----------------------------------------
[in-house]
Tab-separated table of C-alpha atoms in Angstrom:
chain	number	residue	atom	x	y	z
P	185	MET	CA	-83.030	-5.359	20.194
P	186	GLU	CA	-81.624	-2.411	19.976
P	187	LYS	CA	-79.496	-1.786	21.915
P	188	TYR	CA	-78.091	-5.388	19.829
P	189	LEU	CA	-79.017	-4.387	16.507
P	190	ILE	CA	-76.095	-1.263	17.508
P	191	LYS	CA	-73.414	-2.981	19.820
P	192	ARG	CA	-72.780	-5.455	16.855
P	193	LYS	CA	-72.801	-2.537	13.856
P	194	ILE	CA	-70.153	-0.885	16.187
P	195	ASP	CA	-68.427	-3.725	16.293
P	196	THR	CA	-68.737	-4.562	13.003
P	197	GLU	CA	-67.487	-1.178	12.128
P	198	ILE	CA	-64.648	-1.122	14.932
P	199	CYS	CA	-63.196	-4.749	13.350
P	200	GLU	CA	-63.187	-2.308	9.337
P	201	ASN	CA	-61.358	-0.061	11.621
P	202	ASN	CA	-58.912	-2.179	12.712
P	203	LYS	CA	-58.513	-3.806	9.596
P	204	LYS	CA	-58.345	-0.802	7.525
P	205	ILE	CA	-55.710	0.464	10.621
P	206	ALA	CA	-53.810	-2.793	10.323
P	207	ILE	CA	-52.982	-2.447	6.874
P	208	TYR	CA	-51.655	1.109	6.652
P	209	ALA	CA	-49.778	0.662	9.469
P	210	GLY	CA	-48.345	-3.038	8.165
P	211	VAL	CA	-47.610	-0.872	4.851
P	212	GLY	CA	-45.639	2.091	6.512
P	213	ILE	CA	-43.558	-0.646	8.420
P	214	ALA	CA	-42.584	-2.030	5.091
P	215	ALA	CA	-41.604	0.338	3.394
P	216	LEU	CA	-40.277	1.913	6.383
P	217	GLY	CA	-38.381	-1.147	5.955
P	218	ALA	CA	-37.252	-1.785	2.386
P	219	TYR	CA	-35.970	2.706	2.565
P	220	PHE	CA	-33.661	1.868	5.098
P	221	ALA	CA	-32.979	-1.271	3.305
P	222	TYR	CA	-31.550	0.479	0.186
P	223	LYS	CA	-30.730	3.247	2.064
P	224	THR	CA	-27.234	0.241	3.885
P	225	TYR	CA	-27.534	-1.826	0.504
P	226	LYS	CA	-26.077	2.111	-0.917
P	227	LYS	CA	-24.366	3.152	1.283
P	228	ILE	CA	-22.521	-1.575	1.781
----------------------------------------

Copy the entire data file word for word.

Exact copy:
[in-house]
Tab-separated table of C-alpha atoms in Angstrom:
chain	number	residue	atom	x	y	z
P	185	MET	CA	-83.030	-5.359	20.194
P	186	GLU	CA	-81.624	-2.411	19.976
P	187	LYS	CA	-79.496	-1.786	21.915
P	188	TYR	CA	-78.091	-5.388	19.829
P	189	LEU	CA	-79.017	-4.387	16.507
P	190	ILE	CA	-76.095	-1.263	17.508
P	191	LYS	CA	-73.414	-2.981	19.820
P	192	ARG	CA	-72.780	-5.455	16.855
P	193	LYS	CA	-72.801	-2.537	13.856
P	194	ILE	CA	-70.153	-0.885	16.187
P	195	ASP	CA	-68.427	-3.725	16.293
P	196	THR	CA	-68.737	-4.562	13.003
P	197	GLU	CA	-67.487	-1.178	12.128
P	198	ILE	CA	-64.648	-1.122	14.932
P	199	CYS	CA	-63.196	-4.749	13.350
P	200	GLU	CA	-63.187	-2.308	9.337
P	201	ASN	CA	-61.358	-0.061	11.621
P	202	ASN	CA	-58.912	-2.179	12.712
P	203	LYS	CA	-58.513	-3.806	9.596
P	204	LYS	CA	-58.345	-0.802	7.525
P	205	ILE	CA	-55.710	0.464	10.621
P	206	ALA	CA	-53.810	-2.793	10.323
P	207	ILE	CA	-52.982	-2.447	6.874
P	208	TYR	CA	-51.655	1.109	6.652
P	209	ALA	CA	-49.778	0.662	9.469
P	210	GLY	CA	-48.345	-3.038	8.165
P	211	VAL	CA	-47.610	-0.872	4.851
P	212	GLY	CA	-45.639	2.091	6.512
P	213	ILE	CA	-43.558	-0.646	8.420
P	214	ALA	CA	-42.584	-2.030	5.091
P	215	ALA	CA	-41.604	0.338	3.394
P	216	LEU	CA	-40.277	1.913	6.383
P	217	GLY	CA	-38.381	-1.147	5.955
P	218	ALA	CA	-37.252	-1.785	2.386
P	219	TYR	CA	-35.970	2.706	2.565
P	220	PHE	CA	-33.661	1.868	5.098
P	221	ALA	CA	-32.979	-1.271	3.305
P	222	TYR	CA	-31.550	0.479	0.186
P	223	LYS	CA	-30.730	3.247	2.064
P	224	THR	CA	-27.234	0.241	3.885
P	225	TYR	CA	-27.534	-1.826	0.504
P	226	LYS	CA	-26.077	2.111	-0.917
P	227	LYS	CA	-24.366	3.152	1.283
P	228	ILE	CA	-22.521	-1.575	1.781